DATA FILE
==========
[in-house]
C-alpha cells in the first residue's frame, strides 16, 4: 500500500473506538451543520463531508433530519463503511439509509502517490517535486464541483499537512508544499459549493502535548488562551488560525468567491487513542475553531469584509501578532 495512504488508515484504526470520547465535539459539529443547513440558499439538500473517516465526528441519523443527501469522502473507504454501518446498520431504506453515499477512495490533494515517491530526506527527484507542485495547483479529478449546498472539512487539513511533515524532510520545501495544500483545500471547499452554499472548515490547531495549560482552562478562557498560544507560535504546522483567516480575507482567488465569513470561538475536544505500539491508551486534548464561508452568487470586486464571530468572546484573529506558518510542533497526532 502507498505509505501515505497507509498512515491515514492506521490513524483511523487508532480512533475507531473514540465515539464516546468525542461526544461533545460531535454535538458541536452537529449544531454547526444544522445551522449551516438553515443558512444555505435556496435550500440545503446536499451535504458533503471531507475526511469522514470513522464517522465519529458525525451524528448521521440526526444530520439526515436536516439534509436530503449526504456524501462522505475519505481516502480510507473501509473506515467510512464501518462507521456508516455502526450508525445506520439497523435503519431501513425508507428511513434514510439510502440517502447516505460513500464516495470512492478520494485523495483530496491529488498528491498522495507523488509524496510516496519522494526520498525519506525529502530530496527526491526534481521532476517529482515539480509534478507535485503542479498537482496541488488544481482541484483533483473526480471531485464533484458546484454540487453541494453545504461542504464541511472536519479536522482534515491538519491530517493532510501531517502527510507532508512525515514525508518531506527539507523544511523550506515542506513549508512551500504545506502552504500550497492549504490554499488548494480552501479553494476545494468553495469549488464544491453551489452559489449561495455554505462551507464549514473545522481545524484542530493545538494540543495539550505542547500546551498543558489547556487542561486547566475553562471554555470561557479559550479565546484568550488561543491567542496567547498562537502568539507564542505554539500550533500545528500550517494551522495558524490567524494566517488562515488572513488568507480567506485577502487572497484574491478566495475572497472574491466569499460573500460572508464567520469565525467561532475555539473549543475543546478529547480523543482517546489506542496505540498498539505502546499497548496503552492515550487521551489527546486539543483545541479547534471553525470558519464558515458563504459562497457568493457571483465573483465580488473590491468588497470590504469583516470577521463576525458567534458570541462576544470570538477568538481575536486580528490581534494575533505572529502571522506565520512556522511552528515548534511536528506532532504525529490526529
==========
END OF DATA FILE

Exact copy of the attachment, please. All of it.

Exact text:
[in-house]
C-alpha cells in the first residue's frame, strides 16, 4: 500500500473506538451543520463531508433530519463503511439509509502517490517535486464541483499537512508544499459549493502535548488562551488560525468567491487513542475553531469584509501578532 495512504488508515484504526470520547465535539459539529443547513440558499439538500473517516465526528441519523443527501469522502473507504454501518446498520431504506453515499477512495490533494515517491530526506527527484507542485495547483479529478449546498472539512487539513511533515524532510520545501495544500483545500471547499452554499472548515490547531495549560482552562478562557498560544507560535504546522483567516480575507482567488465569513470561538475536544505500539491508551486534548464561508452568487470586486464571530468572546484573529506558518510542533497526532 502507498505509505501515505497507509498512515491515514492506521490513524483511523487508532480512533475507531473514540465515539464516546468525542461526544461533545460531535454535538458541536452537529449544531454547526444544522445551522449551516438553515443558512444555505435556496435550500440545503446536499451535504458533503471531507475526511469522514470513522464517522465519529458525525451524528448521521440526526444530520439526515436536516439534509436530503449526504456524501462522505475519505481516502480510507473501509473506515467510512464501518462507521456508516455502526450508525445506520439497523435503519431501513425508507428511513434514510439510502440517502447516505460513500464516495470512492478520494485523495483530496491529488498528491498522495507523488509524496510516496519522494526520498525519506525529502530530496527526491526534481521532476517529482515539480509534478507535485503542479498537482496541488488544481482541484483533483473526480471531485464533484458546484454540487453541494453545504461542504464541511472536519479536522482534515491538519491530517493532510501531517502527510507532508512525515514525508518531506527539507523544511523550506515542506513549508512551500504545506502552504500550497492549504490554499488548494480552501479553494476545494468553495469549488464544491453551489452559489449561495455554505462551507464549514473545522481545524484542530493545538494540543495539550505542547500546551498543558489547556487542561486547566475553562471554555470561557479559550479565546484568550488561543491567542496567547498562537502568539507564542505554539500550533500545528500550517494551522495558524490567524494566517488562515488572513488568507480567506485577502487572497484574491478566495475572497472574491466569499460573500460572508464567520469565525467561532475555539473549543475543546478529547480523543482517546489506542496505540498498539505502546499497548496503552492515550487521551489527546486539543483545541479547534471553525470558519464558515458563504459562497457568493457571483465573483465580488473590491468588497470590504469583516470577521463576525458567534458570541462576544470570538477568538481575536486580528490581534494575533505572529502571522506565520512556522511552528515548534511536528506532532504525529490526529